The company responsible for rolling out the National Broadband Network (NBN) across Australia will shake up its fixed wireless plans in mid-2019.
NBN will drop its top-tier 25-50/5-20 Mbps plan by the end of 2019, and replace it with a best-effort plan called Fixed Wireless Plus. The new plan will initially be capable of 60Mbps download and 20Mbps upload speeds, NBN said, and will cost the same for retailers as part of NBN’s AU$45 a month fixed line 50 bundle.
After spectrum is reallocated in 2020 to conform to an ACMA edict on interference management, NBN said the plan will have the potential to deliver 75/10Mbps speeds.
“The new wholesale Fixed Wireless Plus product is designed to reflect user demand with our insights showing people connected to the Fixed Wireless network are using their service with a ratio of 10:1 downloads compared to uploads,” NBN chief customer officer Brad Whitcomb said.
“We acknowledge there are some users are currently experiencing slower speeds than anticipated in the busy hour on the Fixed Wireless network and want to reassure people that we are working hard alongside the industry to improve network capacity.
“With more than 3,000 Fixed Wireless cells upgraded this year, NBN Co’s monthly progress report shows our network capacity program has been successful in reducing the number of cells which fall beneath our busy hour threshold, however, we do expect some fluctuation over the next few months as we scale up our efforts.”
The company said it will be keeping its current 12-25/1-5Mbps fixed wireless tier.
NBN has been toying with fixed wireless plans for some time.
In August, then-incoming NBN CEO Stephen Rue detailed a new wholesale fixed wireless pricing — AU$45 for existing customers and AU$65 for new customers on the 50/20Mbps speed tier — during a joint standing committee hearing; however, after backlash the company retreated.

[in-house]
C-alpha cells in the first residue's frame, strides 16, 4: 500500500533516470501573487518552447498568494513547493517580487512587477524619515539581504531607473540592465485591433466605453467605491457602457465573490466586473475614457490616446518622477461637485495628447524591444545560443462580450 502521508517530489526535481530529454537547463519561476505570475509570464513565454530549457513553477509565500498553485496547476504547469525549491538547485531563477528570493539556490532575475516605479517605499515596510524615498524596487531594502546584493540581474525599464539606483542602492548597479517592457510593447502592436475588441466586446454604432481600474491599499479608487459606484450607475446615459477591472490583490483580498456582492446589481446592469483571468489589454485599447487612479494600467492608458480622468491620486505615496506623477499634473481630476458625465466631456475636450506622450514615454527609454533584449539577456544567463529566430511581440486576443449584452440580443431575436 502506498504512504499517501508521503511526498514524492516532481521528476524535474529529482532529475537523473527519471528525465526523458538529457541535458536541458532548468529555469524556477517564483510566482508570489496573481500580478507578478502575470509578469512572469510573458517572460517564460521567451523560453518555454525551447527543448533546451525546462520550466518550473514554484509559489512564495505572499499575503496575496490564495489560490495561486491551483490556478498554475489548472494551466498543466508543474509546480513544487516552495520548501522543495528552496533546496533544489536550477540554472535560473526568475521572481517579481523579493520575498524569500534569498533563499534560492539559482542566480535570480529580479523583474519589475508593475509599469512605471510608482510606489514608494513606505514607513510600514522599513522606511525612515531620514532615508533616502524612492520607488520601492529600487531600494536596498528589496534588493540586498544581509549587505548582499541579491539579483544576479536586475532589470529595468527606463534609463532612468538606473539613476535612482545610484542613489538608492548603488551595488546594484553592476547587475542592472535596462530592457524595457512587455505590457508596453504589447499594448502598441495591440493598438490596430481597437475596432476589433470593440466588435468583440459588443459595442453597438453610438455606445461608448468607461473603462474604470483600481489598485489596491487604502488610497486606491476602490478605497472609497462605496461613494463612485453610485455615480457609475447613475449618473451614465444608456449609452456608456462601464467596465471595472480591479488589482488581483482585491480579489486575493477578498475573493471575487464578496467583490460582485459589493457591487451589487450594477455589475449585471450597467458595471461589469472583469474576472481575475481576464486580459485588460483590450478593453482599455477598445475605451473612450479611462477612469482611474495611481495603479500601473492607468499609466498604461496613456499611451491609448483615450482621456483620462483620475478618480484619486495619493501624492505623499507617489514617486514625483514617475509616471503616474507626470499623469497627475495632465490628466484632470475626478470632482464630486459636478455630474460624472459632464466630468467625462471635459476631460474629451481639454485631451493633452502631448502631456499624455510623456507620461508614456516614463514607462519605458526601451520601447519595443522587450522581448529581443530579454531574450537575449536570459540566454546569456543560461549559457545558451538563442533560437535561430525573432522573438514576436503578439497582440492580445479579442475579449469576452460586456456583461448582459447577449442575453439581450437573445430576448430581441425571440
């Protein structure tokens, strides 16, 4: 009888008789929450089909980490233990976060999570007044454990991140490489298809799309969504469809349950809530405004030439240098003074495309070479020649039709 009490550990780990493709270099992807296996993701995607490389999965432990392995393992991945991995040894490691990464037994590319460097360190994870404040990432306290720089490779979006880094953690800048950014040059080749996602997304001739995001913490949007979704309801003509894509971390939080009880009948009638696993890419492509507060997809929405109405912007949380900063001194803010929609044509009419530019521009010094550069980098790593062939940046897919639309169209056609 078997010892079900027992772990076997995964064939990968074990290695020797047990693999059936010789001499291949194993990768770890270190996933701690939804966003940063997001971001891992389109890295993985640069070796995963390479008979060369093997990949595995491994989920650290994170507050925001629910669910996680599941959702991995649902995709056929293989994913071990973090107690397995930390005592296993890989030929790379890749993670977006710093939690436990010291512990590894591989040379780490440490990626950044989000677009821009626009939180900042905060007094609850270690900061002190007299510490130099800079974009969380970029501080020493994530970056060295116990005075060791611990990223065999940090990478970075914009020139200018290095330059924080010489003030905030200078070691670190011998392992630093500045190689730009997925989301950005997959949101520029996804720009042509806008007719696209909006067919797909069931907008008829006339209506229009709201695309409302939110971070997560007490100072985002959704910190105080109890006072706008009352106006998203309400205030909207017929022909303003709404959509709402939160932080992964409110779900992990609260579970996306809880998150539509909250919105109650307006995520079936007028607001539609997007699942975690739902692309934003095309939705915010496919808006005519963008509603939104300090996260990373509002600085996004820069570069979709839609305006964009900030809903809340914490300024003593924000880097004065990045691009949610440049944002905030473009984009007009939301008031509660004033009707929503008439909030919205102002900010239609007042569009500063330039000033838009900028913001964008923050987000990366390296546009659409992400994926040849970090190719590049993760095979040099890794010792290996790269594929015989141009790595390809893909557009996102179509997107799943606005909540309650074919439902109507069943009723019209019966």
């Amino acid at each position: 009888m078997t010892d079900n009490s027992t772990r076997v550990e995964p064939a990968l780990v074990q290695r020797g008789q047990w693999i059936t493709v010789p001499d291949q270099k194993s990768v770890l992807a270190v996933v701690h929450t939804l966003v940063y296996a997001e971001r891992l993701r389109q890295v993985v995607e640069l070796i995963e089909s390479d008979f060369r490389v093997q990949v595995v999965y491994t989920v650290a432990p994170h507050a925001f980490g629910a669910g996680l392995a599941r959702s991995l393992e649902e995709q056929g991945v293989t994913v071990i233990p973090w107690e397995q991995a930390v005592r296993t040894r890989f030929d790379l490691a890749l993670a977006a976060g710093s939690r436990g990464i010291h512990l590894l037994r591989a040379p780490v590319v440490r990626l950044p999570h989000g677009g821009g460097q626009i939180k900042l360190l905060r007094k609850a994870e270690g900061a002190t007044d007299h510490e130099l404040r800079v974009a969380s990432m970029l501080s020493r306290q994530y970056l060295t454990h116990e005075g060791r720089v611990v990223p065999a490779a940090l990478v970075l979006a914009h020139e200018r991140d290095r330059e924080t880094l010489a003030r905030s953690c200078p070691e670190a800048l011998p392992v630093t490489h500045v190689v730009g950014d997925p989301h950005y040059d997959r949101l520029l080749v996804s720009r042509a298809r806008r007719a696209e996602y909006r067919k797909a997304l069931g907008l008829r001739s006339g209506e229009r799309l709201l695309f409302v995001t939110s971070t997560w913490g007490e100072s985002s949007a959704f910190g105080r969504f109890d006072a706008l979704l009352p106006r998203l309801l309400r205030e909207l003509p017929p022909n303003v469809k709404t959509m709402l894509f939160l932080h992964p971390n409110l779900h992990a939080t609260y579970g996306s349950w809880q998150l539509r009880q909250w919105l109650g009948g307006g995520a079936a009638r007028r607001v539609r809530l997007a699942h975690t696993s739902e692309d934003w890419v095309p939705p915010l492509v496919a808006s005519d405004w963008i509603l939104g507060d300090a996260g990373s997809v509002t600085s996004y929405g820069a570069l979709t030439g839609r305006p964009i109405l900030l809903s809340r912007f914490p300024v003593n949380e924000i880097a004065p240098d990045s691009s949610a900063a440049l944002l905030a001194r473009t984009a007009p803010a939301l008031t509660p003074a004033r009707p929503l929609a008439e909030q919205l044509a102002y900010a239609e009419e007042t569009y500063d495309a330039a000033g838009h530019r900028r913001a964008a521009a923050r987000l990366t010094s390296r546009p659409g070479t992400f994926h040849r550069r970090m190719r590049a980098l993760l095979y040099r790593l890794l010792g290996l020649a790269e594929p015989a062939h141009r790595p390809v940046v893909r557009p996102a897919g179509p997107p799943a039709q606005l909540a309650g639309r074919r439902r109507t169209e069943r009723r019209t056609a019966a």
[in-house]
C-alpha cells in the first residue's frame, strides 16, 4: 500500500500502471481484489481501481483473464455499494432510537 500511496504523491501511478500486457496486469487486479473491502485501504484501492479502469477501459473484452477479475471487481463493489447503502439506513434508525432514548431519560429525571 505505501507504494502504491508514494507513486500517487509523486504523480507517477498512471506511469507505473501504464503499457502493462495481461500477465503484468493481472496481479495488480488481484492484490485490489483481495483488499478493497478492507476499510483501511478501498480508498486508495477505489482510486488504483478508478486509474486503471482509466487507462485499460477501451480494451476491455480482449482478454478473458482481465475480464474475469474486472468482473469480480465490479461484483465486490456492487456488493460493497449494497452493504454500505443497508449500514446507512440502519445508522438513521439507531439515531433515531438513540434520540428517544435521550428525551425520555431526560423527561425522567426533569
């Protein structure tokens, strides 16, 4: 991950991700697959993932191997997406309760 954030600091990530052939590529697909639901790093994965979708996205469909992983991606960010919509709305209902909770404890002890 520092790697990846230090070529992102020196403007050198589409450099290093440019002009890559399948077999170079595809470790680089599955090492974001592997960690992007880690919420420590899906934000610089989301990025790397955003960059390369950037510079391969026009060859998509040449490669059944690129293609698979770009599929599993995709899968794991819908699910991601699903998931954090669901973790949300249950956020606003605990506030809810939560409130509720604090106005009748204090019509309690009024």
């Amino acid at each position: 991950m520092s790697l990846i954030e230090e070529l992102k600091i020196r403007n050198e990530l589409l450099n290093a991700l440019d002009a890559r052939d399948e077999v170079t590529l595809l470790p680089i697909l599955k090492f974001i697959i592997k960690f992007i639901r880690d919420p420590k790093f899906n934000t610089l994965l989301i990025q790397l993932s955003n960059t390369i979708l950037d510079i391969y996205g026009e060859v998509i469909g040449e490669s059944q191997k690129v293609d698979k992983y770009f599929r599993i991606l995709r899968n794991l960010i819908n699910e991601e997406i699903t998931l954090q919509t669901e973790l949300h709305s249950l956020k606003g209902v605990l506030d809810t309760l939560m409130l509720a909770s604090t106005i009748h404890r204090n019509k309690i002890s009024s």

A year earlier, NBN had flagged creating a 100/40Mbps fixed wireless tier, but it too was unceremoniously dumped.
Former NBN CEO Bill Morrow told Senate Estimates in May there was no economic case for it.
“We killed it,” Morrow said.
According to the CEO, while expanding capacity on fixed lines is a linear cost, the cost is exponential on fixed-wireless.
“A certain point in time starts to double, starts to quadruple,” he said.
“The idea of adding a 100Mbps service actually means driving even more capacity requirement into the network, and the economics again … this is a cost-leading effort.
“It starts to actually break apart to where it doesn’t make any sense.”
Under questioning of how much it will cost to offer a stable 100Mbps service, without putting a dollar figure on it beyond being in the billions, Morrow said the cost would be outrageous.
“You would be blown away at the cost, it just would never happen,” Morrow said.
“It’s cost-prohibitive … you would not use that technology for that.”
In October, NBN revealed that more than 1,500 fixed-wireless cells had at least one service downloading more than 1TB of data during the month of May.
Despite this, NBN also said it had forecast to have less than 1.4 percent of fixed-wireless users on the dumped 100/40Mbps speed tier by 2022.
The company has also revealed that it has purchased 27,600 kilometres of copper cable.
Around 17,500 Sky Muster satellite users have no 3G coverage, and that’s before obstructions that could also limit mobile coverage are taking into account.
FibreCo Qld will use under-utilised backhaul on its existing state-owned fibre network to connect to the NBN in regional areas of Queensland.
NBN has introduced a series of wholesale discount bundles for its business services.
The ACCC is seeking feedback on NBN’s long-term rebate framework.